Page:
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   Jun 25

Two in five health supplements may not contain what they claim on the label

Two in five health supplements may not contain what they claim on the label, research suggests.

Scientists who analysed milk thistle and echinacea supplements sold in British health food shops, pharmacies and supermarkets discovered between 30 and 40 per cent of products did not contain the active ingredient as described on the label.

The early results from the British Herbal Medicine Association study suggest some supplements could be ineffective or have different health benefits to those claimed.

The study is due to be published next year but early findings were presented by BHMA chair Dr Chris Etheridge at the College of Medicine’s Plant Medicine Conference in London this week.

Scientists have analysed the content of around 40 milk thistle and 50 echinacea supplements at the CAMAG laboratory in Switzerland. Milk thistle is traditionally used as a natural treatment for liver problems, while echinacea is taken to prevent colds and infections.

Dr Etheridge said some of the milk thistle pills contained no trace of the plant at all, while some others contained traces of leaves – even though it is only the seed which contains the active ingredient. Several of the echinacea pills contained a different species of echinacea plant to the one advertised on the label, which would not have the same effect.

The study follows on from 2015 research by University College London which found a quarter of 30 Gingko supplements tested contained little or no Gingko extract. Dr Etheridge said the earlier study suggested “adulteration was commonplace in the marketplace”.

Some products contained alternative herbs which did not have the same effects as those on the label, while others were “contaminated” with food dyes. “That is a major concern because that suggests companies are marketing substandard products as being good as they look nice in colour,” he added.

He said price was no guarantee of quality, as one of the most expensive Gingko supplements analysed contained no Gingko extract and instead tested positive for an anti-depressant chemical.

Traditional herbal medicines on sale in the UK which claim to help minor health problems, such as colds, must be registered and are subject to strict quality checks to ensure they contain the active ingredients they state on the label.

They should also carry the Traditional Herbal Registration (THR) mark to show they have been registered. But supplements which make no medical claims are classed as foods and are not subject to the same strict rules.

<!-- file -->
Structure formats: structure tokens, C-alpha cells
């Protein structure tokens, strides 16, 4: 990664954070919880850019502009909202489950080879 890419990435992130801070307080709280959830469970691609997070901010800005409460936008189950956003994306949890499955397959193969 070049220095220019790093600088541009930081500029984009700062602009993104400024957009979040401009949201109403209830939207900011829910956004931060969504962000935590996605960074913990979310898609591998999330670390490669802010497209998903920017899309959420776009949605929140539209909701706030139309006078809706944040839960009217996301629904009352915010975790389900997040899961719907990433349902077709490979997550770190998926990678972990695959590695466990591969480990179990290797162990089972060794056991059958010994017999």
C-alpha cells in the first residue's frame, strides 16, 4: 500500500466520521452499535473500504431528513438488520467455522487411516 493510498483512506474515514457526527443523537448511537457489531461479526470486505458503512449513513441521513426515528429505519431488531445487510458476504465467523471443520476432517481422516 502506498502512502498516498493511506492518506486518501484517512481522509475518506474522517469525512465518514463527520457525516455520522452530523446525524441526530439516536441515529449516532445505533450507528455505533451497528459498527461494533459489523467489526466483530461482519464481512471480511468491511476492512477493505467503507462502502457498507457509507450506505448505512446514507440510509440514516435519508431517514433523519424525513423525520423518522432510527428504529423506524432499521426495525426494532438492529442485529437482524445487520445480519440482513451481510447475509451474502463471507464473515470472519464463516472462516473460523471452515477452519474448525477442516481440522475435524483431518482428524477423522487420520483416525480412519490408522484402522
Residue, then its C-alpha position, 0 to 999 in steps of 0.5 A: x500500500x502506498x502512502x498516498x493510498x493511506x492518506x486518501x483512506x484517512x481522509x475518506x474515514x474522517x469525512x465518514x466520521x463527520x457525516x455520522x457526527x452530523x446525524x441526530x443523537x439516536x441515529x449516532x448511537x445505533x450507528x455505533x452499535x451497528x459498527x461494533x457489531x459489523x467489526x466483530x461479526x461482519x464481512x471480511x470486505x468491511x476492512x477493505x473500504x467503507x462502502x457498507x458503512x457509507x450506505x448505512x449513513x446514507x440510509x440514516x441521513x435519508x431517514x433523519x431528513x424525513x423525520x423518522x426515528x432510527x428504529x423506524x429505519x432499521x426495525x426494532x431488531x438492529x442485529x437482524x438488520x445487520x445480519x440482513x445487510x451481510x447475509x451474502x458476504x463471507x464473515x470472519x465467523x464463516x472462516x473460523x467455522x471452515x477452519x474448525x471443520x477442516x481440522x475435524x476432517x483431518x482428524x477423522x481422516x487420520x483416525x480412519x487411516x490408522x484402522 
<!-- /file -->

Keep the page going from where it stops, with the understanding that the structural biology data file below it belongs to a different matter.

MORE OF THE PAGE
Dr Michael Dixon, GP and chair of the College of Medicine, said substandard unregulated supplements were giving registered complementary medicines “a bad name”.

“It is a great pity to see quality, registered products sat side-by-side on the shop shelves with fly-by-nights containing something that is no better than sawdust,” he said.

“People often don’t understand the difference so they may take one supplement and think it doesn’t work and write off all herbal products as useless or unpredictable, which is a real shame as quality products can be very beneficial.

“The important thing to remember is that unless a product has the THR mark on it is not quality controlled.”

There is no suggestion any of the supplements contained harmful substances and none of the products tested have been named.

A spokesman for the Health Food Manufacturers’ Association (HFMA) said: “While it is difficult to comment on the validity of unpublished findings, and therefore which products were tested and the test methods used, the HFMA does work closely with both the MHRA and the BHMA to ensure manufacturers retain the highest standards of safety and efficacy.

“Botanical food supplements are subject to rigorous food law regulations surrounding the safety and accuracy of both ingredients and product labelling.”

Dr Emma Derbyshire, adviser to the Health and Food Supplements Information Service, added: “Any product with the THR mark will have undergone testing to ensure that it contains what it claims to contain and has not been contaminated by any other plant, or adulterated with pharmaceutical medicines.

“If consumers are uncertain about the quality of herbal products, they should purchase them from reputable health food stores or pharmacies where advice on appropriate usage can also be obtained.” ENDS

Source: Telegraph

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